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Arts of Power

Our political/historical/diplomatic reading club read Arts of Power: Statecraft and Diplomacy for our second title. I chose this title rather quickly, based on its short length and its presence on a Highly Recommended Reading List from work. The book was described by one book club member as “a core text.” I think they described it as such because Arts of Power is a collection of three long essays, each of which includes many, many definitions of terms related to diplomacy. Reading the book, I was tempted to convert the content of the book into an organization chart or just an outline. The third section, The Skills of a Diplomat, is the section that interested me the most since it had more examples of things that I need to learn how to do and more explanations of how those skills relate to each other.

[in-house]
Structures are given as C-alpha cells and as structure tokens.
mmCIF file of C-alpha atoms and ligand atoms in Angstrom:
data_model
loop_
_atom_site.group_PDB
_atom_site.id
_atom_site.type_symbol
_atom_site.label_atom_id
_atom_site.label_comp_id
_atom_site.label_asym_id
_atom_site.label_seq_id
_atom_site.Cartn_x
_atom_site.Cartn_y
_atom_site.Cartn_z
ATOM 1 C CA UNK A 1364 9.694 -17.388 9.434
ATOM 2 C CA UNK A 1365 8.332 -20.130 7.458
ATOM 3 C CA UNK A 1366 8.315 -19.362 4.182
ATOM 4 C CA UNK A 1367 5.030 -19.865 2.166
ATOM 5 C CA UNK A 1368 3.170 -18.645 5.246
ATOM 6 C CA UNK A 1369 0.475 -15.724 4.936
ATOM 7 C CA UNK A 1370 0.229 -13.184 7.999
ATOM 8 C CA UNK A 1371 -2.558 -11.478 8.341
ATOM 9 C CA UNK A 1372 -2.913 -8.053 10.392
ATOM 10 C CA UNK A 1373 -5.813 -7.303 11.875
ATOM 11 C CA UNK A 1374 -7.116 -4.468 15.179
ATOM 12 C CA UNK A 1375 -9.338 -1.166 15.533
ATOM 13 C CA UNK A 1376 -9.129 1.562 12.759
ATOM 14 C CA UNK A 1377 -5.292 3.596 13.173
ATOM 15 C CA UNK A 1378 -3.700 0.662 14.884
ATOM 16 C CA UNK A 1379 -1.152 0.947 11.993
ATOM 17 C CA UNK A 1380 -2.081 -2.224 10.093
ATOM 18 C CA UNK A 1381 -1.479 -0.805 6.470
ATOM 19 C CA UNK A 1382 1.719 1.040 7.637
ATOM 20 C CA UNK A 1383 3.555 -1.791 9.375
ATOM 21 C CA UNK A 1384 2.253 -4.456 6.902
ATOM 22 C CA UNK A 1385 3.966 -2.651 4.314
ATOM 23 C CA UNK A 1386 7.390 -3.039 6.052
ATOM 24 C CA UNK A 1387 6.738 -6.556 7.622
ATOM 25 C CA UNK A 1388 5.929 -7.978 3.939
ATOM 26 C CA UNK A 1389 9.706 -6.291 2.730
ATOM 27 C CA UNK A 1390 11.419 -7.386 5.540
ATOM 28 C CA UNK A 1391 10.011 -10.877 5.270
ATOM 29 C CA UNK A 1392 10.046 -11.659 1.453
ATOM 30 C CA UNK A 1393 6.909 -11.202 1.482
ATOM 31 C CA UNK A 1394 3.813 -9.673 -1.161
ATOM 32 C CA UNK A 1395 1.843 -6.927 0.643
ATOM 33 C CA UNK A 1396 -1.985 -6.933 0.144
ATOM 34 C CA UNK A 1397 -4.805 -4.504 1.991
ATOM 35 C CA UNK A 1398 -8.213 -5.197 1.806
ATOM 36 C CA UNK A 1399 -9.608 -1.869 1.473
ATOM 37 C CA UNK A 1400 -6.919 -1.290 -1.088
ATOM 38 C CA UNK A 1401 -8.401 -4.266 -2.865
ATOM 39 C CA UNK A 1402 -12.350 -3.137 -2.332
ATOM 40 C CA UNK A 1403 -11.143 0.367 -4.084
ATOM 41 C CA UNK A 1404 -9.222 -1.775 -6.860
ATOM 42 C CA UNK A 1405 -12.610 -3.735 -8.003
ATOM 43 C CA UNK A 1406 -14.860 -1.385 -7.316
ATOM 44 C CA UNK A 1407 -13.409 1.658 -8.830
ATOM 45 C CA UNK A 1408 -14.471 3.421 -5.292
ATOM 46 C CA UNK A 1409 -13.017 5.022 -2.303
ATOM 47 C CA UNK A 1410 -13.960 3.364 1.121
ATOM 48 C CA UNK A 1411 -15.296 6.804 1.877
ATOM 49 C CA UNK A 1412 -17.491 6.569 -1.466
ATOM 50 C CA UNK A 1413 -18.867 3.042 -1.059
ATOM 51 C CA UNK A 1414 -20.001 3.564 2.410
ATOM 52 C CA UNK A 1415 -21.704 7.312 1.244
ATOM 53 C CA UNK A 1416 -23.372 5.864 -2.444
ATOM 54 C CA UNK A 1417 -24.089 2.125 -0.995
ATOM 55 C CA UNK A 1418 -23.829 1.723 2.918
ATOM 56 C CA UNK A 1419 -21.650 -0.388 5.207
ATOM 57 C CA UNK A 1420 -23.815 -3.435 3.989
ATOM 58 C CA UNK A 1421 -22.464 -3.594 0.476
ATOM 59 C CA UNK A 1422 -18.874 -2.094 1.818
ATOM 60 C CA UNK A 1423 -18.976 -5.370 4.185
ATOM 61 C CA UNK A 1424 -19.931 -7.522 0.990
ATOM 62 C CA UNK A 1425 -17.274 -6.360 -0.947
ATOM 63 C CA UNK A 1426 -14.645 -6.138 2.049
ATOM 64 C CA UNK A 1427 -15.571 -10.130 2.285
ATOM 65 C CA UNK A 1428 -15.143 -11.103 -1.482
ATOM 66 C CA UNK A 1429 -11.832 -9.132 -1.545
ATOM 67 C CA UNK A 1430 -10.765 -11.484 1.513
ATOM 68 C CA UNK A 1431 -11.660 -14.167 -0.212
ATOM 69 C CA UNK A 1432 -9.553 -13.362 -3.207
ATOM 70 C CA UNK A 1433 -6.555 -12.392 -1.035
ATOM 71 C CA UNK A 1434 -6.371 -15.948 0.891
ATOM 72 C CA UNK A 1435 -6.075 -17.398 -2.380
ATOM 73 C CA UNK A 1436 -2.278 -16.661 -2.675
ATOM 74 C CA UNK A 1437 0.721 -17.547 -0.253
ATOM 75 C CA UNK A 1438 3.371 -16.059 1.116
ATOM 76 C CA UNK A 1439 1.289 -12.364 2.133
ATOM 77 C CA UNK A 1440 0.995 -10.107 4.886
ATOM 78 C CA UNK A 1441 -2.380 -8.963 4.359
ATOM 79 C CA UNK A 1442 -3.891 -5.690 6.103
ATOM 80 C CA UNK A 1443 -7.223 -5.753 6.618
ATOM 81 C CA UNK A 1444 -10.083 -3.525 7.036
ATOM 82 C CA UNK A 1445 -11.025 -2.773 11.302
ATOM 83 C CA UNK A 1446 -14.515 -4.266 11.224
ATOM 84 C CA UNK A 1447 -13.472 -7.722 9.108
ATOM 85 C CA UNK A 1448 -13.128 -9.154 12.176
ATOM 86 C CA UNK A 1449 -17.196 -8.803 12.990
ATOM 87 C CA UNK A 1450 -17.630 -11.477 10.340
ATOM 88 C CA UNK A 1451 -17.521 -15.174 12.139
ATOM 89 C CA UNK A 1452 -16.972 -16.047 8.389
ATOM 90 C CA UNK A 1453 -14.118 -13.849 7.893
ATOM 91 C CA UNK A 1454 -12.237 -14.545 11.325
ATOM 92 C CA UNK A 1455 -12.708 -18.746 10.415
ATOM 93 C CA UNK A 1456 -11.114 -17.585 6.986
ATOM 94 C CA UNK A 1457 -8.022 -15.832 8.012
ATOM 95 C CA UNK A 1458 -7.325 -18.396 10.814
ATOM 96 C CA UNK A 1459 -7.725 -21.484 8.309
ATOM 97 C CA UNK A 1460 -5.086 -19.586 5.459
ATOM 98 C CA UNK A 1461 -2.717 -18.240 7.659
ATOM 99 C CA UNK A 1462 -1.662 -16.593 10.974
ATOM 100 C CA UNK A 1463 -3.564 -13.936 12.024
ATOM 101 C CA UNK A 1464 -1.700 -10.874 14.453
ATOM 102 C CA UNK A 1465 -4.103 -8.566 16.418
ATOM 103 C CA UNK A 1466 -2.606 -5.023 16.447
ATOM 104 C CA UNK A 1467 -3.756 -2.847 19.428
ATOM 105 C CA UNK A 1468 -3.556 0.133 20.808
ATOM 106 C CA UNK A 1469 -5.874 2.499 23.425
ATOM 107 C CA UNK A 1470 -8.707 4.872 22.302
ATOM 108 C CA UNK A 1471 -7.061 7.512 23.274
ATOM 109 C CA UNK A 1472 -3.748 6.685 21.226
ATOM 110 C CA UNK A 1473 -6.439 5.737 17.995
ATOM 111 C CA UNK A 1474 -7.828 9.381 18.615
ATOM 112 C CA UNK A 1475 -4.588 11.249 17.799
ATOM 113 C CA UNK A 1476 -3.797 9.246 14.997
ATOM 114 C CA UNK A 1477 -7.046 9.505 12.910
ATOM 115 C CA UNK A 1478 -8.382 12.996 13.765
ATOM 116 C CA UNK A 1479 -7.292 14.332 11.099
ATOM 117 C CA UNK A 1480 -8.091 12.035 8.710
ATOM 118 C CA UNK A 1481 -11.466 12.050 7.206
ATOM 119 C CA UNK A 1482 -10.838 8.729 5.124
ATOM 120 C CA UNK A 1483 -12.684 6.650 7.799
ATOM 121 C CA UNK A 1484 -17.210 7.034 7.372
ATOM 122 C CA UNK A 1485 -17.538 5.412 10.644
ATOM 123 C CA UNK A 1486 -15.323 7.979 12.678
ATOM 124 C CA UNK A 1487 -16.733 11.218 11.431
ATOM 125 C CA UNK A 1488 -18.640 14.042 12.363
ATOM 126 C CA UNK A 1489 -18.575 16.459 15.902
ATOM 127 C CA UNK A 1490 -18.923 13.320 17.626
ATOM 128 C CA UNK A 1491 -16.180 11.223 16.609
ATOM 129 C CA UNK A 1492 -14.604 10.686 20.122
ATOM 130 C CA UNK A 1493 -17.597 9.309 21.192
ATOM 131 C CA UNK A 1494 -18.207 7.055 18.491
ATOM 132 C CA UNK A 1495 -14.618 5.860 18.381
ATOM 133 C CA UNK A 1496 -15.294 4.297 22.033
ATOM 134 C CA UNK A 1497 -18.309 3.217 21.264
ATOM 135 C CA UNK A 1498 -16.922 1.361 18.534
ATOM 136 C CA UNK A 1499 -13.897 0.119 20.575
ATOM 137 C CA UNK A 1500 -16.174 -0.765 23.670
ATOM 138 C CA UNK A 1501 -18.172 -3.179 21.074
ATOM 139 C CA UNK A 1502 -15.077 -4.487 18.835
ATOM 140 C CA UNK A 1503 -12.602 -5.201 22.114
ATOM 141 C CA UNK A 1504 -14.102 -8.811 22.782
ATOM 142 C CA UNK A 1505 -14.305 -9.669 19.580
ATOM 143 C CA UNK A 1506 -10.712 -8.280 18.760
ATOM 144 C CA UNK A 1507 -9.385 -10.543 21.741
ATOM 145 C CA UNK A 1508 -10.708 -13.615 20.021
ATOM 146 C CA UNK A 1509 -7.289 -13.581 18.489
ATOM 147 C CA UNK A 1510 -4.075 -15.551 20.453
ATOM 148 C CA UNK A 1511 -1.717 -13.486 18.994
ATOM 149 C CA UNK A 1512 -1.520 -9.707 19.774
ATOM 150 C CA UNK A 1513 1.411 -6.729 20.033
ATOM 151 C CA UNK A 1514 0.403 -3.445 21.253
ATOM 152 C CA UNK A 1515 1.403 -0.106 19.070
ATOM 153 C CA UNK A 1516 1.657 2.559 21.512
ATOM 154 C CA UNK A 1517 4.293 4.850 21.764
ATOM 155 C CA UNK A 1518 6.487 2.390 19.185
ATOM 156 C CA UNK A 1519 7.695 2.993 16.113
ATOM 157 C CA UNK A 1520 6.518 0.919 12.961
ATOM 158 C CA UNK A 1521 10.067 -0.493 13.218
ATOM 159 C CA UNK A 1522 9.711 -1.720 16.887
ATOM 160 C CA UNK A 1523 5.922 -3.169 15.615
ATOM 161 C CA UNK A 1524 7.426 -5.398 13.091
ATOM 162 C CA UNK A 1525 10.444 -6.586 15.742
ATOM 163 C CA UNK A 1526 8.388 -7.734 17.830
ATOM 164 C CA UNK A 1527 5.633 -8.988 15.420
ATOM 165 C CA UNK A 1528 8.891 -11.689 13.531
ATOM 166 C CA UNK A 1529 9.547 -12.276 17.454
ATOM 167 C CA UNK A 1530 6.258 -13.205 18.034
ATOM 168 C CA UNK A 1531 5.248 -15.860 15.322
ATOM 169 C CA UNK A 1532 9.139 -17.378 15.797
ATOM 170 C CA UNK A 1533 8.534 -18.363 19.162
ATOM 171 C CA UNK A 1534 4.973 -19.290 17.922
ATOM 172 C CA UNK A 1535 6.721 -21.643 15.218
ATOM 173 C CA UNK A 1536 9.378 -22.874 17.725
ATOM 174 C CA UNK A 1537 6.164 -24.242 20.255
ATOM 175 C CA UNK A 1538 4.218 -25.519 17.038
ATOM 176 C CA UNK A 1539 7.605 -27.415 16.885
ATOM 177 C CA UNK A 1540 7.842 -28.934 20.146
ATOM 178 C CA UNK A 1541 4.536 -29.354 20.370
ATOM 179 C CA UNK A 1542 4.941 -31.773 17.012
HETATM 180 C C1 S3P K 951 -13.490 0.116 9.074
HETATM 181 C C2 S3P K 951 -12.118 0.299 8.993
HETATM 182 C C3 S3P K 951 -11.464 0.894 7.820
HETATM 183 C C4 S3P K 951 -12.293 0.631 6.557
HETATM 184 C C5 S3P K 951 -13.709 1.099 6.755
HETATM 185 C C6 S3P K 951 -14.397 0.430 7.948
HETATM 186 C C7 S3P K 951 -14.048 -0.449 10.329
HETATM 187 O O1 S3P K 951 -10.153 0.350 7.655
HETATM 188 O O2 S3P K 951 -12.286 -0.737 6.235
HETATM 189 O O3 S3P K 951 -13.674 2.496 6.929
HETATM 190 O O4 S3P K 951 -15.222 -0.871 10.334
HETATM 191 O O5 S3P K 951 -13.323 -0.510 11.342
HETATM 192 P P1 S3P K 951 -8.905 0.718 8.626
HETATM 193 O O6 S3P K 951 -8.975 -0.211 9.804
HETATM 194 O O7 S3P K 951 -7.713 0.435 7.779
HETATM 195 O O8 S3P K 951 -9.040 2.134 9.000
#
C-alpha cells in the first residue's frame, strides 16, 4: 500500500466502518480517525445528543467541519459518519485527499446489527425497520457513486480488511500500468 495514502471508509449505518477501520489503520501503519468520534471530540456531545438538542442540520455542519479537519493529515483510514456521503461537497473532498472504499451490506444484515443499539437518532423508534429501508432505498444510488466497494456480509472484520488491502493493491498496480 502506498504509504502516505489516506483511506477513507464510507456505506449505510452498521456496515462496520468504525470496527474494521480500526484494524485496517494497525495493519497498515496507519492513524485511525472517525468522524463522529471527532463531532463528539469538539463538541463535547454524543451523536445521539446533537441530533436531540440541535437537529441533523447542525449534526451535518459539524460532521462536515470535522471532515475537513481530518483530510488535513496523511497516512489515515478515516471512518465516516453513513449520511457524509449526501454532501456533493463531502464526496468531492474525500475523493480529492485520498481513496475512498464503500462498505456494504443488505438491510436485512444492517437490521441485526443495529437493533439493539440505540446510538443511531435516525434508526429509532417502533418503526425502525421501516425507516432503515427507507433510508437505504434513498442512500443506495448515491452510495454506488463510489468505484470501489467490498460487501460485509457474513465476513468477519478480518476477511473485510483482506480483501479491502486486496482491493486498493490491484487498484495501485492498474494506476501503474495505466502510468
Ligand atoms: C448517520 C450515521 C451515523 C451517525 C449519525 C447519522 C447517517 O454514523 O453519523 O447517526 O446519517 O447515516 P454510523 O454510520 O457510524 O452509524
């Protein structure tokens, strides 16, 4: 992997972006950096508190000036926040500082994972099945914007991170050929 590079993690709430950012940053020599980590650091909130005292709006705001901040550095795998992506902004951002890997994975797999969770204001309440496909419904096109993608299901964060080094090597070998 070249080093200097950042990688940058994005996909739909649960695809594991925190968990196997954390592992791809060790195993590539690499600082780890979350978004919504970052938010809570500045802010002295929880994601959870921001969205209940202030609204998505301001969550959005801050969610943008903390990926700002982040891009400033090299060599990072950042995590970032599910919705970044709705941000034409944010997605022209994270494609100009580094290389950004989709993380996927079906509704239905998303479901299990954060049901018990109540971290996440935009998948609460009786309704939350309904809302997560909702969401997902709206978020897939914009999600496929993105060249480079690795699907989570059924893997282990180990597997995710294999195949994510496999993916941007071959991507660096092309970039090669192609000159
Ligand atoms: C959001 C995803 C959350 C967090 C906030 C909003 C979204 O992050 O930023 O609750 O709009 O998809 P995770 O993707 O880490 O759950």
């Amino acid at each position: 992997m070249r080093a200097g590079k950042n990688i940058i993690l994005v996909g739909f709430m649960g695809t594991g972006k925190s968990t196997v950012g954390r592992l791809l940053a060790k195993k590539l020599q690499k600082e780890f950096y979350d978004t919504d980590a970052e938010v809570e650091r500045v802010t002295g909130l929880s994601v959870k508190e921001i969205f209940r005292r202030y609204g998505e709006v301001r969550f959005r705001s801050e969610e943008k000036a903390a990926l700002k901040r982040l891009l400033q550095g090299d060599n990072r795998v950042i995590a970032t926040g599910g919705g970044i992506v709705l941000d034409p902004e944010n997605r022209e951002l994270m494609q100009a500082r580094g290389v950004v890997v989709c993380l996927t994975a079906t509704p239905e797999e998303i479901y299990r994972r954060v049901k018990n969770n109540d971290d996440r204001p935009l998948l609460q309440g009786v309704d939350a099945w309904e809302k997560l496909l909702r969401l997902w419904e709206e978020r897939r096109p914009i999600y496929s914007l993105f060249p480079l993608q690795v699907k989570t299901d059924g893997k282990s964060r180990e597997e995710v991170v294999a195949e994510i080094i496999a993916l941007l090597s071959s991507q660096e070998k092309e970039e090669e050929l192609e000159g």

Overall, reading this book was like reading a very short dictionary. But now I know the difference between a coalition and an alliance, and I have a great list of skills which I need to develop over time. Amazingly for such a slim volume, the book club discussion was fairly lengthy. Many of the definitions were challenging in their realism and led to some interesting conversations along the realism/idealism line. Several readers commented that reading this made them want to re-read and discuss Machiavelli’s The Prince.


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